CONTINUING THE LEGACY
was the most important thing you learned from your grandfather Mohandas K.
most important lesson I learned from him was to recognize anger and deal with it
positively. I was a very angry young
man because of racial beatings and humiliations that I suffered in South Africa.
He taught me to write an anger journal to provide a harmless receptacle into
which I could pour my anger without injuring anyone and give me a written record
of my emotions to study. He also taught me that anger is a very good and
powerful source of energy. If we did not have anger, we would not be motivated
to do anything. However, we often misuse that energy for negative purposes.
What do you feel is his most important teaching?
Gandhi: The most important teaching of
Mahatma Gandhi is the comprehensive philosophy of nonviolence.
Grandfather would explain his philosophy by making us learn what is
“violence.” Unless we know what is wrong, we will not recognize what is
right. We must recognize passive (nonphysical) violence, such as hate,
prejudice, oppression, intolerance, discrimination. To taunt or oppress someone
is also violence. In fact it is passive violence that fuels physical violence
because it generates anger, and we generally translate that anger into violence.
Grandfather believed we will never create peace and harmony as long as we ignore
the passive violence. Grandfather taught us that “an
eye for an eye” justice was not justice. That was revenge. Justice is when you
are able to change people from their wrong ways through love and dialogue.
Which programs of the M. K. Gandhi Institute for
Nonviolence do you feel have made the greatest impact in the lives of the
I think working with children and youth and teaching them anger-management and
the theory and practice of nonviolence has been the most effective work the
Institute has done so far.
How can young people in the world today help to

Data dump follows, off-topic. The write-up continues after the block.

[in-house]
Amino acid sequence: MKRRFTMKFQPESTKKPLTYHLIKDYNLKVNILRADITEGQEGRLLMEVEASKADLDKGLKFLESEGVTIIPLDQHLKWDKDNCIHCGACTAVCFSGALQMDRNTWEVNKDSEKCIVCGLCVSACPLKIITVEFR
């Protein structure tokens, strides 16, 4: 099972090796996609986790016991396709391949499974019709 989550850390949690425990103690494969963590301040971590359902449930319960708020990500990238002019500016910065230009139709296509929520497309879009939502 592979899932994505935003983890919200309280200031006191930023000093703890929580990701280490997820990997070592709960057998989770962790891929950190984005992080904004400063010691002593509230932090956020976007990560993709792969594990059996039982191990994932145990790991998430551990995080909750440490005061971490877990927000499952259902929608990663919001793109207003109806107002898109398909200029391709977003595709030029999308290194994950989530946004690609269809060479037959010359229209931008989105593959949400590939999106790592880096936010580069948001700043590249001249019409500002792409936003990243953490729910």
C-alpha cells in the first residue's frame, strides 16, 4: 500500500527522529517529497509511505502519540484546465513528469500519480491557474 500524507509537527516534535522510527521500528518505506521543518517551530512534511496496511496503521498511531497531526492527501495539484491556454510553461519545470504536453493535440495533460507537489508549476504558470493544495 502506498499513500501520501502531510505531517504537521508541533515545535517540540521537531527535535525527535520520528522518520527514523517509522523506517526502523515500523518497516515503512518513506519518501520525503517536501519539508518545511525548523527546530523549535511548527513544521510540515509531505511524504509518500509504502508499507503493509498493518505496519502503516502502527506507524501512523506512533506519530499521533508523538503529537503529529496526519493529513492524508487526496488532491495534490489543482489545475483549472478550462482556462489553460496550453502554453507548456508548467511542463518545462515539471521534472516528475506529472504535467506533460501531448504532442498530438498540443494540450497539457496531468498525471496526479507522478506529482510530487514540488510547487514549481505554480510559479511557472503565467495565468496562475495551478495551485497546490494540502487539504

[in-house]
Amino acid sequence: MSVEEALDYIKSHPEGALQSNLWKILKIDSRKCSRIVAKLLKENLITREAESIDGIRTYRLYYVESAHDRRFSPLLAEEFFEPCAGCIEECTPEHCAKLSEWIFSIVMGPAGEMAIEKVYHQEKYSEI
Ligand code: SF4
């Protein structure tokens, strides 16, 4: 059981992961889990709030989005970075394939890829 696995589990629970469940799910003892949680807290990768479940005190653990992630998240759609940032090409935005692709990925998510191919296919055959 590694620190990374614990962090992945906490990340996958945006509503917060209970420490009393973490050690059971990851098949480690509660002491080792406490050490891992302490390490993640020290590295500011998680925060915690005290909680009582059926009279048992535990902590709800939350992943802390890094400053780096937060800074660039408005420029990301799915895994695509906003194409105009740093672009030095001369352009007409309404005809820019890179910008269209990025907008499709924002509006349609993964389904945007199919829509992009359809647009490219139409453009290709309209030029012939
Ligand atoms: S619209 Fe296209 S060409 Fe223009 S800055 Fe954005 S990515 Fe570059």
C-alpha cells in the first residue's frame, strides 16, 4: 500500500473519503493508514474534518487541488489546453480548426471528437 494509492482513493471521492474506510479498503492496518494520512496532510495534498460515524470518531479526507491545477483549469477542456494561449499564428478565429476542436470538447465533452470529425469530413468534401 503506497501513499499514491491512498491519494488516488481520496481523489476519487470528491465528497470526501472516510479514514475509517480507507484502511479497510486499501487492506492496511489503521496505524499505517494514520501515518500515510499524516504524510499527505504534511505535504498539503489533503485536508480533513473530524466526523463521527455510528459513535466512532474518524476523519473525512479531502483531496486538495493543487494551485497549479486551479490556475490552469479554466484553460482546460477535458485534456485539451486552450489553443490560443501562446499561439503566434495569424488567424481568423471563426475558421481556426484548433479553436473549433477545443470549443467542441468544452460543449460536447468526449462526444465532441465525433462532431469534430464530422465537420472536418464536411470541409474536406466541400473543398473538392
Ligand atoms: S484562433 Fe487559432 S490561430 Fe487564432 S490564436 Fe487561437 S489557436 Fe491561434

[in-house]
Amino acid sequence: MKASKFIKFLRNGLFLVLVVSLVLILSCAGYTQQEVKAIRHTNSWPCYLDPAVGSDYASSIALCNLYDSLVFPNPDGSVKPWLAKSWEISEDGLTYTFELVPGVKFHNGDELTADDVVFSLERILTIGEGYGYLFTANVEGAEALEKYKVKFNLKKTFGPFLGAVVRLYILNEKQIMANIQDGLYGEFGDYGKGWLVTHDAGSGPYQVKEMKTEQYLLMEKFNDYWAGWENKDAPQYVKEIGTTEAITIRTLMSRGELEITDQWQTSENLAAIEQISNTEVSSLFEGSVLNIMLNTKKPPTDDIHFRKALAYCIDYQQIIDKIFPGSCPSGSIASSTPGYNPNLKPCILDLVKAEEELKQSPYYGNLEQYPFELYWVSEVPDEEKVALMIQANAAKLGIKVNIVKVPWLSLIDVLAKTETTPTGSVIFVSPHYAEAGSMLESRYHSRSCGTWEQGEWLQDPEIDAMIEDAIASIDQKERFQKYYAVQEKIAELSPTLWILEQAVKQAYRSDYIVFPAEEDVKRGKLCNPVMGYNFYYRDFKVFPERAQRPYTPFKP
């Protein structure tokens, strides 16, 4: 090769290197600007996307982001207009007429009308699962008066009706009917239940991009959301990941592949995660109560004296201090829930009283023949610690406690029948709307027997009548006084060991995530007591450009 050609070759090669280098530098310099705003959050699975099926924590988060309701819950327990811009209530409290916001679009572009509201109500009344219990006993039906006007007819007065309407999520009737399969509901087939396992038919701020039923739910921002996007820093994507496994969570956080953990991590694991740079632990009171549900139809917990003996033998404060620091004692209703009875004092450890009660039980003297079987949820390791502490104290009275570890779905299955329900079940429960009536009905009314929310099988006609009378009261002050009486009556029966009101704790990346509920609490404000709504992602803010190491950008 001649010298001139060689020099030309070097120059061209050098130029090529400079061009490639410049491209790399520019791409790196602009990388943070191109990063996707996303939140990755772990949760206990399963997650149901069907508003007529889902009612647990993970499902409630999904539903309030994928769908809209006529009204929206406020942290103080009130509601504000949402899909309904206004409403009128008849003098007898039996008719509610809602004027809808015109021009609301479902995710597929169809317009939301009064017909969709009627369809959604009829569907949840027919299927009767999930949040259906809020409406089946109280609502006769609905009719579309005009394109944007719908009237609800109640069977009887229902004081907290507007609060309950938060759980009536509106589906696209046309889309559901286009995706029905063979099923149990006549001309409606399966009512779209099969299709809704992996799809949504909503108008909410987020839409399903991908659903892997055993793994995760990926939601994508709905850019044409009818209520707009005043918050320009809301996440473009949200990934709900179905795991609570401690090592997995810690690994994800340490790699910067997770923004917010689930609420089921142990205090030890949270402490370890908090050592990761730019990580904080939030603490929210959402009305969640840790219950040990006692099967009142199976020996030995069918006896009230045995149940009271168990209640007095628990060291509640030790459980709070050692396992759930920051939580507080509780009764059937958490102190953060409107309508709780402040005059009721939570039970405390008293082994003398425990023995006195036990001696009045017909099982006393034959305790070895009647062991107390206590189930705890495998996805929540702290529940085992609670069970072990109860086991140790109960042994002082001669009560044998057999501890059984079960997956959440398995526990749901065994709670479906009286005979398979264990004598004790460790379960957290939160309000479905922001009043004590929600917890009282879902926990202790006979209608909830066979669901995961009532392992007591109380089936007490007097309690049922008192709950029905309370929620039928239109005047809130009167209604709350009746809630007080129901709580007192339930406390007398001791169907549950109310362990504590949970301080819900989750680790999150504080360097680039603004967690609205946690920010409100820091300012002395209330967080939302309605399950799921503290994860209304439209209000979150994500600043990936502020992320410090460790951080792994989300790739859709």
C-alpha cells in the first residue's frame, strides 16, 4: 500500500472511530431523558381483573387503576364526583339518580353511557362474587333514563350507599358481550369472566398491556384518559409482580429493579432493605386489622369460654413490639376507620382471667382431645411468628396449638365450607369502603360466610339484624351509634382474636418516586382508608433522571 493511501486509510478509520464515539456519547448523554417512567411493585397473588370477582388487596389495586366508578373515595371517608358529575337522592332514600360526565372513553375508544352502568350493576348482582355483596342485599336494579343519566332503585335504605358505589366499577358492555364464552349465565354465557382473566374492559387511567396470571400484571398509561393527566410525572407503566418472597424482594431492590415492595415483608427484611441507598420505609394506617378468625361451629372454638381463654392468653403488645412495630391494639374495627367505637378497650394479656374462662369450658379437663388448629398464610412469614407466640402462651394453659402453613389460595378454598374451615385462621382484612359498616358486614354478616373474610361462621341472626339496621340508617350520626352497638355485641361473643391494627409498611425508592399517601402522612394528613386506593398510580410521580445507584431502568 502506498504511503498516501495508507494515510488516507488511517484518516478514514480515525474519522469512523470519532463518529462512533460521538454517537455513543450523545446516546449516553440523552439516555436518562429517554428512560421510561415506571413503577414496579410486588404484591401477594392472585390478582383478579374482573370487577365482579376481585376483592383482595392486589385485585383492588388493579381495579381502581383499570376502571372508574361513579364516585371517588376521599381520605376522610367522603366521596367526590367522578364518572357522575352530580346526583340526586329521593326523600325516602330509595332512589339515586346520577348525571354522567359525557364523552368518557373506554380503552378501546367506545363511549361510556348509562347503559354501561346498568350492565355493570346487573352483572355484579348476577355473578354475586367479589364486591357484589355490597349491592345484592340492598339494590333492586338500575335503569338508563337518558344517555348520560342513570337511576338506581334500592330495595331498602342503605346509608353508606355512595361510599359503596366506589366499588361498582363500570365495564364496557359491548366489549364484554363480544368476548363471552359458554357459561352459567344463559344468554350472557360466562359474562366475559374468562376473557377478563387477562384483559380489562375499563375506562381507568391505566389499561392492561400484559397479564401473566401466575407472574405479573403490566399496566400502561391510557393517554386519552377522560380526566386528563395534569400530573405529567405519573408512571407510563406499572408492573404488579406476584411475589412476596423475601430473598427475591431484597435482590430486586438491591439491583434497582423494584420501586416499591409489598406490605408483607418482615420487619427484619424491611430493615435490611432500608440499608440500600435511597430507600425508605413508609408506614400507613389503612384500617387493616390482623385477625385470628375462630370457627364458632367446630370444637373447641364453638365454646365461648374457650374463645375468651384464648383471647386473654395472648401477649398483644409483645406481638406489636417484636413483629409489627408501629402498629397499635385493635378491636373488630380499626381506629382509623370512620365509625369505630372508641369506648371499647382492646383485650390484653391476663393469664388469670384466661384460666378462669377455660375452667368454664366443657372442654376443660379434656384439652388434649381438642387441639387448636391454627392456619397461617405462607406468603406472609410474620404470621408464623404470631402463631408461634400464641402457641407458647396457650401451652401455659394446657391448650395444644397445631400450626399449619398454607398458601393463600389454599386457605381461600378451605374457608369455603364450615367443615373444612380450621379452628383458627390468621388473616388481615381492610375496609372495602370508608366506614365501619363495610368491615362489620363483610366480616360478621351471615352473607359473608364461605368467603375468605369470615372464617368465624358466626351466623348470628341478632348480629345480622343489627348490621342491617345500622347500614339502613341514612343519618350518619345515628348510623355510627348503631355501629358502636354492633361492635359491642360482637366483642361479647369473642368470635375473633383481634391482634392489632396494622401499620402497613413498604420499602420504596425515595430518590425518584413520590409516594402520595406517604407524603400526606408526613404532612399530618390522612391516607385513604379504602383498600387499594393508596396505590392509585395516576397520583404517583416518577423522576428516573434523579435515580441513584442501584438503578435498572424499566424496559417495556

promote nonviolence in themselves and among their peers?
Gandhi: I believe the young people understand that they are the future leaders and that what happens with the world depends on how responsible they feel towards it. They must learn to channel their anger into positive action and work toward reducing the violence. Above all they must remember two points: 1) that no one person has the capacity to change the whole world and, therefore, it is futile to even try. We must set ourselves attainable goals and go up the ladder one rung at a time. And, 2) we must appreciate that we cannot eliminate all violence, but we can certainly reduce violence that we practice individually and collectively.
All of us, young and old, relatives and strangers, must learn to respect each
other and each other’s beliefs. We must appreciate diversity. Our minds,
grandfather used to say, must be like a room with many open windows. Let the
breezes blow in from all directions, but refuse to be blown away by any of them.
Imagine a room that is airtight. There will soon be no oxygen and the room will
be unlivable. This is what happens to a mind that is closed. When we open the
windows of our room [our mind], we let in a lot of lifesaving oxygen and some
impurities along with it. The good that the air does is so great that the bad is
Copyright © 1996 M.K.Gandhi Institute
* This interview with Arun Gandhi by Alison Jerris is
reprinted from the Spring/Early Summer issue of How on Earth Magazine,
a journal dedicated to supporting young vegetarians and promoting
compassionate, ecologically sound living.